One of the many great insights Collins offers in this part of the book comes from a reference she shares from Steven Kent. She cites a section of his book, The Ultimate History of Video Games: The Story Behind the Craze That Touched Our Lives and Changed the World, stating that Atari’s founder wanted crowd noise for a win or loss during a game of Pong. Sounds like that were difficult to create at the time, so the developer used sounds that were located on the system itself. The sounds were not crowd noises, but beeps rather, though it gave video game developers and musicians everywhere something to improve on. Reading an anecdote like that ignites my imagination. I can’t help hearing in my head those crowd noises that didn’t make it into Pong, whistling and yelling and all. It seems that game sounds were just not that easy to create in the era of arcades and early years of home consoles.
Through Collins discussion of early games I gained a high level of respect for the way sounds were made, or rather programmed. Collins spends a little time on the history of MIDI and how it spawned ‘bedroom’ studios. All that was needed was a computer with proper software and a MIDI keyboard. Collins goes into detail about how MIDI varied in sound because of the different sound chips and ways it was recorded onto software programs. The use of keyboards and MIDI instruments meant that more musicians would have a familiar way to compose music and get it into a game easier than ever before.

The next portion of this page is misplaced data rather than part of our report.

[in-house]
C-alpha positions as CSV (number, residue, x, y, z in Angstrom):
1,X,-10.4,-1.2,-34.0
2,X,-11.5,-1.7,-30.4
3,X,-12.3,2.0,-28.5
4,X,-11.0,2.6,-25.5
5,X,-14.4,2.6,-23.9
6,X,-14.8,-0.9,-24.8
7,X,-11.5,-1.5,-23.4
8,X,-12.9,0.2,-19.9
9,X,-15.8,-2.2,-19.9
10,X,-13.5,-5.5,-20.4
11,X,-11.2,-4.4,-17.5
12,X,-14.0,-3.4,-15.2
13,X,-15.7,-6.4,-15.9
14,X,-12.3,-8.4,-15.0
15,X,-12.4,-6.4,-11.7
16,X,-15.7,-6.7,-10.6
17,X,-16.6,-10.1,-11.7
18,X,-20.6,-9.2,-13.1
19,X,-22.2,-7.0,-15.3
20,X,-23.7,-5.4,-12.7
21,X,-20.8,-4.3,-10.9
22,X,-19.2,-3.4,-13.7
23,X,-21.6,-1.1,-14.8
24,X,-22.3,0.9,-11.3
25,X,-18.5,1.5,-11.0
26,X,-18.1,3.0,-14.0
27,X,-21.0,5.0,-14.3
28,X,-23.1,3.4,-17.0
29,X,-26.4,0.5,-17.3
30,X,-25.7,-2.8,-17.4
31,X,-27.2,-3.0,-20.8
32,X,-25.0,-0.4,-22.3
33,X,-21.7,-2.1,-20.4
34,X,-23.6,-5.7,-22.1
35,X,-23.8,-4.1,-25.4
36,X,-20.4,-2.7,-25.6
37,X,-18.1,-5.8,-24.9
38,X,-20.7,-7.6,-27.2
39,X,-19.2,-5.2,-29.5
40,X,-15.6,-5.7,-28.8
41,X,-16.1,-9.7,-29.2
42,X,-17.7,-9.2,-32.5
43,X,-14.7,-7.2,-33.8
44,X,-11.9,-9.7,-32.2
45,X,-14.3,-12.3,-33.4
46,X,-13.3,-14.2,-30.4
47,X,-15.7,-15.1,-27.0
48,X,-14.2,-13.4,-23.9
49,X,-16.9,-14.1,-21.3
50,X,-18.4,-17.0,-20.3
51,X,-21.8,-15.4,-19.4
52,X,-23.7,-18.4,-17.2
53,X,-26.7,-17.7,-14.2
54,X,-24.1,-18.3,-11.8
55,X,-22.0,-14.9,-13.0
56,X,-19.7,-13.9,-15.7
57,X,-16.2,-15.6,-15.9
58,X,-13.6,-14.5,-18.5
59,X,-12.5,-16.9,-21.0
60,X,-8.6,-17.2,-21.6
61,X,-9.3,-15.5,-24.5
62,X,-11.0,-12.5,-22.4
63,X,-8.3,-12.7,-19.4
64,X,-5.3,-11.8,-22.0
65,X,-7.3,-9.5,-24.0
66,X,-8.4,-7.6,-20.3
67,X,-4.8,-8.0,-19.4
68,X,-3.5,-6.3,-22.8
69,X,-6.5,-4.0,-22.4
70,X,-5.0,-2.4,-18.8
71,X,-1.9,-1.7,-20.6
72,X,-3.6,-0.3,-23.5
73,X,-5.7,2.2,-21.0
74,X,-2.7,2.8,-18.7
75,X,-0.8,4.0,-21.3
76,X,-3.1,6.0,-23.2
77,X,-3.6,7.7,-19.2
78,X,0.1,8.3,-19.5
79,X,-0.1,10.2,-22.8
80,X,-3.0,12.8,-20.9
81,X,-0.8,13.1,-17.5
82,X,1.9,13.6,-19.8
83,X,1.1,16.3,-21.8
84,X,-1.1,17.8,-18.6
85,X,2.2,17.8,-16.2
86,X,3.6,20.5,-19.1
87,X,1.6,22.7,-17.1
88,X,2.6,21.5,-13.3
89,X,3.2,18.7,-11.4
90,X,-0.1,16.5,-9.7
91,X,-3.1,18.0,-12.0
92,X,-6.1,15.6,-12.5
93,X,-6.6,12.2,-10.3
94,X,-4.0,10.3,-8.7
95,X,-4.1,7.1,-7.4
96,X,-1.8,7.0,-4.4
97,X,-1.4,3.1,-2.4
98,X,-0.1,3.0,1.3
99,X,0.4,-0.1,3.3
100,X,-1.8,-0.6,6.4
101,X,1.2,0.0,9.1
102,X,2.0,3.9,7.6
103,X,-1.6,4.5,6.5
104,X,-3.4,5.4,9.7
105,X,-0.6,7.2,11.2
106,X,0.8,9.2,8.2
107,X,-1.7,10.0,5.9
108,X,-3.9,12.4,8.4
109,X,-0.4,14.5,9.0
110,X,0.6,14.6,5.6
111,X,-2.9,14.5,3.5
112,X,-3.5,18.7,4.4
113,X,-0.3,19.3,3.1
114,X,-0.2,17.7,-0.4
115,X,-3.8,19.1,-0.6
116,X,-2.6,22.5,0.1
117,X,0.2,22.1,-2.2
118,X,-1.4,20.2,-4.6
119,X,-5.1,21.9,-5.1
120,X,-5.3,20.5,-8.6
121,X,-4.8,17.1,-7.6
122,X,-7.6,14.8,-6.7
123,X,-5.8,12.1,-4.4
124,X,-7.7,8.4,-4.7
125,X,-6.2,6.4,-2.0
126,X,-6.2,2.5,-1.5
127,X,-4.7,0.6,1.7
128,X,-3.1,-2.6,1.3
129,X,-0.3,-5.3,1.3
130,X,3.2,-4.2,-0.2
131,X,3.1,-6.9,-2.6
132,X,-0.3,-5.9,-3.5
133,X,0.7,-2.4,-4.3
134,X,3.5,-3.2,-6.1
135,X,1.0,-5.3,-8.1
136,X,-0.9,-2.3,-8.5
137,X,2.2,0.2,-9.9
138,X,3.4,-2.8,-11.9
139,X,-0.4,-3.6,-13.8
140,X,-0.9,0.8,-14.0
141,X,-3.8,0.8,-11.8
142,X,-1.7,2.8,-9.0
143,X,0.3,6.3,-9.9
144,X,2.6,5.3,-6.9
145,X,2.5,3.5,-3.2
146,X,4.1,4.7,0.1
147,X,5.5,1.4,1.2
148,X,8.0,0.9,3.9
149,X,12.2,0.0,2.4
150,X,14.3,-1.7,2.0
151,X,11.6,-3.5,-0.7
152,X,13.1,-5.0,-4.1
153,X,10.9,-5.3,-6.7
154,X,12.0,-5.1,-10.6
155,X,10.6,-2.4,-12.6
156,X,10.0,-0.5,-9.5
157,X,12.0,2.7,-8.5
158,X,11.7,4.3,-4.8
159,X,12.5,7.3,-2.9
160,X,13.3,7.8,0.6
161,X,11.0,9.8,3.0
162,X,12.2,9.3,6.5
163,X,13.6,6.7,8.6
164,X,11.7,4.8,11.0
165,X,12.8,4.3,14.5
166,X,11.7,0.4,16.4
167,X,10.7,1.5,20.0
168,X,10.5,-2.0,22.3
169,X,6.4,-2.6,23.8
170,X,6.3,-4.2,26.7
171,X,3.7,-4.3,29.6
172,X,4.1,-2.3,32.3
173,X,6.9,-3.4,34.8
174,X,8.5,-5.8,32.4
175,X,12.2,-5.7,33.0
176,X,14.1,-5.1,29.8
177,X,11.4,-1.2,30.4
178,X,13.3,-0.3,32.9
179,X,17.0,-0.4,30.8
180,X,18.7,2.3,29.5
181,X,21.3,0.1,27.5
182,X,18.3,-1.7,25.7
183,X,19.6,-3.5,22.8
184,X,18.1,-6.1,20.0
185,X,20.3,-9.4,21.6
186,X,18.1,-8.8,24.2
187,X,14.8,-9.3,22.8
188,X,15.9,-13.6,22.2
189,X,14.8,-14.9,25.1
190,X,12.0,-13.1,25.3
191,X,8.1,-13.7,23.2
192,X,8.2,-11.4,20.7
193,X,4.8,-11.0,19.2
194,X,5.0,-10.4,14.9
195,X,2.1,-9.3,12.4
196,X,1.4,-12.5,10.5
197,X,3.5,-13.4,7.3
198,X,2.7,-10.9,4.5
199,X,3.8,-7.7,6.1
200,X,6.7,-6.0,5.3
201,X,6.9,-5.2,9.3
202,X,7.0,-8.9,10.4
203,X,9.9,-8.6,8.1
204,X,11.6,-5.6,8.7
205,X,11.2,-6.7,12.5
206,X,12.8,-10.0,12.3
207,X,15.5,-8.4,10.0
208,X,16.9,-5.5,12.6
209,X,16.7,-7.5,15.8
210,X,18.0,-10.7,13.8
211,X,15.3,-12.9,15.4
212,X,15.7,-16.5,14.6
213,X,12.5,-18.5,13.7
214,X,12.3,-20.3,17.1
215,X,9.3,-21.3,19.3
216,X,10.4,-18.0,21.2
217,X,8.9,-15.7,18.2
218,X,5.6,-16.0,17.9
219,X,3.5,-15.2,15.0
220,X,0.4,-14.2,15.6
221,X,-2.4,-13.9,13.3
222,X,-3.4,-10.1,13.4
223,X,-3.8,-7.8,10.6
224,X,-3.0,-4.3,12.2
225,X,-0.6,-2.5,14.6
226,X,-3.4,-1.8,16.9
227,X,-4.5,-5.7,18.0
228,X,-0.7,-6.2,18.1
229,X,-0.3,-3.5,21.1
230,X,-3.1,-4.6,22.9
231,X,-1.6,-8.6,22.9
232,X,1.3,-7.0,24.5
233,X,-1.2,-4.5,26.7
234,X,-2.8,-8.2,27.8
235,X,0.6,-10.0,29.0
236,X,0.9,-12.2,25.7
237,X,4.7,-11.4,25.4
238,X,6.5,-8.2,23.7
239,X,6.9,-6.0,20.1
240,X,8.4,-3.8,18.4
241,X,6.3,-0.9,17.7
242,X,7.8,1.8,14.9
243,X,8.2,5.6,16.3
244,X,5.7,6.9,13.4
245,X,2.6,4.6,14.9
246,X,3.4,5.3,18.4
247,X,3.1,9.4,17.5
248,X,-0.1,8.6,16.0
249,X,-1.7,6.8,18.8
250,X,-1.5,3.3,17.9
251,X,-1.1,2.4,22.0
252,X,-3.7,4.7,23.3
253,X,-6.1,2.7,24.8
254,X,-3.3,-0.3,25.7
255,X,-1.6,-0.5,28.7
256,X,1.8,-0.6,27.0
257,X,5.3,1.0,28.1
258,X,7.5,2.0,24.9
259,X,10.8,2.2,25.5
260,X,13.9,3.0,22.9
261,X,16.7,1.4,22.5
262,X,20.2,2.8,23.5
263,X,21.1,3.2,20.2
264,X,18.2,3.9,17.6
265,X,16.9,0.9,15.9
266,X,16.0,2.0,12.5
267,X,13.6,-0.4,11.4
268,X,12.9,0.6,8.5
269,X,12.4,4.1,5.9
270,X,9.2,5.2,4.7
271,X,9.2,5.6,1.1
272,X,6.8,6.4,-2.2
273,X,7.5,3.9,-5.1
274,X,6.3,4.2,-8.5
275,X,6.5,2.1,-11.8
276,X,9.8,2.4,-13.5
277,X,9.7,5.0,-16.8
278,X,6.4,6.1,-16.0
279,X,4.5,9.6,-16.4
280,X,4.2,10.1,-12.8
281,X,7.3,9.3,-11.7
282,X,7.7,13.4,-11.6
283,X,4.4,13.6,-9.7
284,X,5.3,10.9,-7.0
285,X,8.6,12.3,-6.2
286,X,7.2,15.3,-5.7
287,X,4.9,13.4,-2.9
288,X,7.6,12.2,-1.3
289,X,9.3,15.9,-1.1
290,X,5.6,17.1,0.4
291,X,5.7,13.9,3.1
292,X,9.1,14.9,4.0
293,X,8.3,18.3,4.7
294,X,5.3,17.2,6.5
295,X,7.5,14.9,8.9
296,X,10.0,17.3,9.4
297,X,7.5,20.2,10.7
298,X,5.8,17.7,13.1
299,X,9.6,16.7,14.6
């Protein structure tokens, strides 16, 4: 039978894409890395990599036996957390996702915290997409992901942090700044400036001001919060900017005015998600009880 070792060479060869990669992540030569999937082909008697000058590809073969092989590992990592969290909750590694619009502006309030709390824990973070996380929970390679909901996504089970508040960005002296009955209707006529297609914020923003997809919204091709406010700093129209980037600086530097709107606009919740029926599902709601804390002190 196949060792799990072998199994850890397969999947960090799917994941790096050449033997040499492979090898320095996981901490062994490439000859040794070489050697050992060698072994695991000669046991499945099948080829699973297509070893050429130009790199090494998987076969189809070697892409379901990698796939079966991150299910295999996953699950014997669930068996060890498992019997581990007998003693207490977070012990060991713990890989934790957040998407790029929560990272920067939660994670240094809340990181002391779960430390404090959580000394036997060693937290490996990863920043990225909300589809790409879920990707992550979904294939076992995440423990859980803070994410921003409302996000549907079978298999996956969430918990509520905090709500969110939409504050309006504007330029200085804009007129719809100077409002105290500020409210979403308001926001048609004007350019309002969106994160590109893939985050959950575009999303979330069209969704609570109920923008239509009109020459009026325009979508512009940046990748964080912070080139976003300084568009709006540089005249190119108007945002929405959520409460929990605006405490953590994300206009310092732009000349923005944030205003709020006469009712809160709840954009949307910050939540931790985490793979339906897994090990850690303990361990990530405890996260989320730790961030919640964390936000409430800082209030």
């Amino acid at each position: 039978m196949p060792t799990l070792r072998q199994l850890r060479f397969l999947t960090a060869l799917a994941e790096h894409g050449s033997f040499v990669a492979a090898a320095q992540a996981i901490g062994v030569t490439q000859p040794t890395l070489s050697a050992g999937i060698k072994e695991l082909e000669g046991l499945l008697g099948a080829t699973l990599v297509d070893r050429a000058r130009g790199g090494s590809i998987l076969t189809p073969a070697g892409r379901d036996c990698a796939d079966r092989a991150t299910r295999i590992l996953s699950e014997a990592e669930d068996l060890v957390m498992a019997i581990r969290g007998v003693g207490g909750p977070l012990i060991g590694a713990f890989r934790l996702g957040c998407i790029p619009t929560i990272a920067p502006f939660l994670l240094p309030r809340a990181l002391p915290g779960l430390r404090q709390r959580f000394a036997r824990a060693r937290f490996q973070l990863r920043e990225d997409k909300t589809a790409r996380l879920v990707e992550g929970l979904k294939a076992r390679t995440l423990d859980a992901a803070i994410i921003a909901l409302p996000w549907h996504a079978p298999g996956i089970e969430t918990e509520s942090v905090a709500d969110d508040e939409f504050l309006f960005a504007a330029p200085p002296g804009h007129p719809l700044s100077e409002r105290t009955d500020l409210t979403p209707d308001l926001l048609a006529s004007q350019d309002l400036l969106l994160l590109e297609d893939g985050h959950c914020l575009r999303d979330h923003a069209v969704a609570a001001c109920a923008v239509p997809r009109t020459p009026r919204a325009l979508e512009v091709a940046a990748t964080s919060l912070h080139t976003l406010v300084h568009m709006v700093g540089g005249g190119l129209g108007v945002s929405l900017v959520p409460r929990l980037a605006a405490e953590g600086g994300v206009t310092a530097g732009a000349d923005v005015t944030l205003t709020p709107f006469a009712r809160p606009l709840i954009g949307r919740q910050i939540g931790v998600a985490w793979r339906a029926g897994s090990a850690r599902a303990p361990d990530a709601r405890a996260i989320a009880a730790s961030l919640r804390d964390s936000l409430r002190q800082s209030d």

By the end of chapter 4 I felt like I had a solid reference for the history of game sound. I had a ton of reference material to read and many undiscovered games to play for systems I missed out on. I believe the history of game sound gave me an idea as to what kind of sounds were available for the time and how to obtain that classic sound using modern software in order to spark some nostalgia.
Chapter 5, Game Audio Today: Technology, Process, and Aesthetic, explains the pecking order of developers and designers that make up a development team. There are even illustrations with big bold vocabulary words to see where and who music goes to after it leaves a composer’s studio. The rest of the text guides the reader to the various kinds of music a development team will need. There are a few illustrations in the chapter that helped me understand how much of what kind of audio is needed (battle sounds, texture sounds, dialogue, foley artistry) and how to combine and master the sounds for a final mix.